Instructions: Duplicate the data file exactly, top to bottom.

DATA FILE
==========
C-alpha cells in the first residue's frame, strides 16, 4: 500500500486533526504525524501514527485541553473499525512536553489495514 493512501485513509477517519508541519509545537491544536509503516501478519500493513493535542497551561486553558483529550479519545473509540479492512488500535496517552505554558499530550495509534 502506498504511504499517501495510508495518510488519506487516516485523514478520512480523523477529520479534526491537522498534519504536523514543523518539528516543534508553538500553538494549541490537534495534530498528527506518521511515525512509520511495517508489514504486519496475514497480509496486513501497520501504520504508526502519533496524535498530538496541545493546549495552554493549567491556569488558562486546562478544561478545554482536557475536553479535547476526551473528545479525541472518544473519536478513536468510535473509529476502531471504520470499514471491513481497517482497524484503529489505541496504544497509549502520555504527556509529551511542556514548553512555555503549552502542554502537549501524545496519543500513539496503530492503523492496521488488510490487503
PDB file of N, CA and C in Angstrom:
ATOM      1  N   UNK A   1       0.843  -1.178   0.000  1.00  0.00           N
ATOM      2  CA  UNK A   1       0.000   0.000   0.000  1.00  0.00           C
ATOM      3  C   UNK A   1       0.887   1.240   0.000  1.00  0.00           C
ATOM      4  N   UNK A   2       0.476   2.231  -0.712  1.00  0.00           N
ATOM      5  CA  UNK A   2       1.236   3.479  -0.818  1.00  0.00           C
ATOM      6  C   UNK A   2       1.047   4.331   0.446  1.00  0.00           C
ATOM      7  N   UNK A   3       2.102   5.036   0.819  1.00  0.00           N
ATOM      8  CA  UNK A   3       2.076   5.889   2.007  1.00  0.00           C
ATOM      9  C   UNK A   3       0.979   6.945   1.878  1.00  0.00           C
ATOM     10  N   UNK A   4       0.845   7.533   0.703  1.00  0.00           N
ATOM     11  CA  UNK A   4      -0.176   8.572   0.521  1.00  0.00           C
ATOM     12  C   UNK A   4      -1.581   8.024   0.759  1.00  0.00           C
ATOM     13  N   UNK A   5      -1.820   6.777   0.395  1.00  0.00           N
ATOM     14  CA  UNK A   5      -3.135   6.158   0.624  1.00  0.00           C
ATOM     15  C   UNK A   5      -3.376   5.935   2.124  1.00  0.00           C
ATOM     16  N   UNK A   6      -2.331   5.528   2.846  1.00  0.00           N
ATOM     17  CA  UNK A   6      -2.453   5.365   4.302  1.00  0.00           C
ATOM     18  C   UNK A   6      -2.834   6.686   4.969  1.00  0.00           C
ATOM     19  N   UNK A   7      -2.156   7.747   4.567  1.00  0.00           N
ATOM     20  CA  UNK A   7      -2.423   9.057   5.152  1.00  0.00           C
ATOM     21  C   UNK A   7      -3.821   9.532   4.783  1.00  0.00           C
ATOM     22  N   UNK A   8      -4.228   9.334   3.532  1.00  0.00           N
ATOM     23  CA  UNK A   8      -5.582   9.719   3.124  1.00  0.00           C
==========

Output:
C-alpha cells in the first residue's frame, strides 16, 4: 500500500486533526504525524501514527485541553473499525512536553489495514 493512501485513509477517519508541519509545537491544536509503516501478519500493513493535542497551561486553558483529550479519545473509540479492512488500535496517552505554558499530550495509534 502506498504511504499517501495510508495518510488519506487516516485523514478520512480523523477529520479534526491537522498534519504536523514543523518539528516543534508553538500553538494549541490537534495534530498528527506518521511515525512509520511495517508489514504486519496475514497480509496486513501497520501504520504508526502519533496524535498530538496541545493546549495552554493549567491556569488558562486546562478544561478545554482536557475536553479535547476526551473528545479525541472518544473519536478513536468510535473509529476502531471504520470499514471491513481497517482497524484503529489505541496504544497509549502520555504527556509529551511542556514548553512555555503549552502542554502537549501524545496519543500513539496503530492503523492496521488488510490487503
PDB file of N, CA and C in Angstrom:
ATOM      1  N   UNK A   1       0.843  -1.178   0.000  1.00  0.00           N
ATOM      2  CA  UNK A   1       0.000   0.000   0.000  1.00  0.00           C
ATOM      3  C   UNK A   1       0.887   1.240   0.000  1.00  0.00           C
ATOM      4  N   UNK A   2       0.476   2.231  -0.712  1.00  0.00           N
ATOM      5  CA  UNK A   2       1.236   3.479  -0.818  1.00  0.00           C
ATOM      6  C   UNK A   2       1.047   4.331   0.446  1.00  0.00           C
ATOM      7  N   UNK A   3       2.102   5.036   0.819  1.00  0.00           N
ATOM      8  CA  UNK A   3       2.076   5.889   2.007  1.00  0.00           C
ATOM      9  C   UNK A   3       0.979   6.945   1.878  1.00  0.00           C
ATOM     10  N   UNK A   4       0.845   7.533   0.703  1.00  0.00           N
ATOM     11  CA  UNK A   4      -0.176   8.572   0.521  1.00  0.00           C
ATOM     12  C   UNK A   4      -1.581   8.024   0.759  1.00  0.00           C
ATOM     13  N   UNK A   5      -1.820   6.777   0.395  1.00  0.00           N
ATOM     14  CA  UNK A   5      -3.135   6.158   0.624  1.00  0.00           C
ATOM     15  C   UNK A   5      -3.376   5.935   2.124  1.00  0.00           C
ATOM     16  N   UNK A   6      -2.331   5.528   2.846  1.00  0.00           N
ATOM     17  CA  UNK A   6      -2.453   5.365   4.302  1.00  0.00           C
ATOM     18  C   UNK A   6      -2.834   6.686   4.969  1.00  0.00           C
ATOM     19  N   UNK A   7      -2.156   7.747   4.567  1.00  0.00           N
ATOM     20  CA  UNK A   7      -2.423   9.057   5.152  1.00  0.00           C
ATOM     21  C   UNK A   7      -3.821   9.532   4.783  1.00  0.00           C
ATOM     22  N   UNK A   8      -4.228   9.334   3.532  1.00  0.00           N
ATOM     23  CA  UNK A   8      -5.582   9.719   3.124  1.00  0.00           C